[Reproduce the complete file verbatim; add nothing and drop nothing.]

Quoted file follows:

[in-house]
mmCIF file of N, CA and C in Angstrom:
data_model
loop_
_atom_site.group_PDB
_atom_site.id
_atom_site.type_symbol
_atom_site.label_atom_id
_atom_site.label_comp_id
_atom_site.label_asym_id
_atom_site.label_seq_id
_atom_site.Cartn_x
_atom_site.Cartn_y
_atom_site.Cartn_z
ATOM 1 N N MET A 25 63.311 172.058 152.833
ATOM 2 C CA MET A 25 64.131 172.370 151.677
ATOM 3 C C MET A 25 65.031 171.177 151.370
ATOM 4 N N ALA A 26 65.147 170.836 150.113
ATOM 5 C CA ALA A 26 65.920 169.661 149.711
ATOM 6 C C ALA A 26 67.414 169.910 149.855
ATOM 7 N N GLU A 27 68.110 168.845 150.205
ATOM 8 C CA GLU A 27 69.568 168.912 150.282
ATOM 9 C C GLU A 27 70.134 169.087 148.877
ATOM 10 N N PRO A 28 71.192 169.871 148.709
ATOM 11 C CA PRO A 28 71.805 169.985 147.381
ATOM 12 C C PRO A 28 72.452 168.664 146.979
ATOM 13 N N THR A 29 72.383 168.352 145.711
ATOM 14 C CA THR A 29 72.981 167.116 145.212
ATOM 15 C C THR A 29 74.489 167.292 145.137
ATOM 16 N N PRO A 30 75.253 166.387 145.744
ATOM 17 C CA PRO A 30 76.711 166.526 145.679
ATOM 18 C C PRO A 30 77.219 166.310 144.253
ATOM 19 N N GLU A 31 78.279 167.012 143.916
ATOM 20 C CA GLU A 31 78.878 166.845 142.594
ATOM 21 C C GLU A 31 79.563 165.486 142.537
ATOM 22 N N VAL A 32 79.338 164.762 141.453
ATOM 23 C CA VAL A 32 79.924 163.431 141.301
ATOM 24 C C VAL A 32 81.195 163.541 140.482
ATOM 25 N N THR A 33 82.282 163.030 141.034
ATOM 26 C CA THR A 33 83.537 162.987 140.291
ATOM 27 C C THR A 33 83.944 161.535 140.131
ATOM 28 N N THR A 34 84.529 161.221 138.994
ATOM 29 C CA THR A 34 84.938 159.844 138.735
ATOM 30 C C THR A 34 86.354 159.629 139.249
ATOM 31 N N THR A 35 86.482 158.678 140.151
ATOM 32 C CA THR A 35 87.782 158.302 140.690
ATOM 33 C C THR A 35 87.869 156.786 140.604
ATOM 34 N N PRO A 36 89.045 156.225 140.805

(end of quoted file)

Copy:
[in-house]
mmCIF file of N, CA and C in Angstrom:
data_model
loop_
_atom_site.group_PDB
_atom_site.id
_atom_site.type_symbol
_atom_site.label_atom_id
_atom_site.label_comp_id
_atom_site.label_asym_id
_atom_site.label_seq_id
_atom_site.Cartn_x
_atom_site.Cartn_y
_atom_site.Cartn_z
ATOM 1 N N MET A 25 63.311 172.058 152.833
ATOM 2 C CA MET A 25 64.131 172.370 151.677
ATOM 3 C C MET A 25 65.031 171.177 151.370
ATOM 4 N N ALA A 26 65.147 170.836 150.113
ATOM 5 C CA ALA A 26 65.920 169.661 149.711
ATOM 6 C C ALA A 26 67.414 169.910 149.855
ATOM 7 N N GLU A 27 68.110 168.845 150.205
ATOM 8 C CA GLU A 27 69.568 168.912 150.282
ATOM 9 C C GLU A 27 70.134 169.087 148.877
ATOM 10 N N PRO A 28 71.192 169.871 148.709
ATOM 11 C CA PRO A 28 71.805 169.985 147.381
ATOM 12 C C PRO A 28 72.452 168.664 146.979
ATOM 13 N N THR A 29 72.383 168.352 145.711
ATOM 14 C CA THR A 29 72.981 167.116 145.212
ATOM 15 C C THR A 29 74.489 167.292 145.137
ATOM 16 N N PRO A 30 75.253 166.387 145.744
ATOM 17 C CA PRO A 30 76.711 166.526 145.679
ATOM 18 C C PRO A 30 77.219 166.310 144.253
ATOM 19 N N GLU A 31 78.279 167.012 143.916
ATOM 20 C CA GLU A 31 78.878 166.845 142.594
ATOM 21 C C GLU A 31 79.563 165.486 142.537
ATOM 22 N N VAL A 32 79.338 164.762 141.453
ATOM 23 C CA VAL A 32 79.924 163.431 141.301
ATOM 24 C C VAL A 32 81.195 163.541 140.482
ATOM 25 N N THR A 33 82.282 163.030 141.034
ATOM 26 C CA THR A 33 83.537 162.987 140.291
ATOM 27 C C THR A 33 83.944 161.535 140.131
ATOM 28 N N THR A 34 84.529 161.221 138.994
ATOM 29 C CA THR A 34 84.938 159.844 138.735
ATOM 30 C C THR A 34 86.354 159.629 139.249
ATOM 31 N N THR A 35 86.482 158.678 140.151
ATOM 32 C CA THR A 35 87.782 158.302 140.690
ATOM 33 C C THR A 35 87.869 156.786 140.604
ATOM 34 N N PRO A 36 89.045 156.225 140.805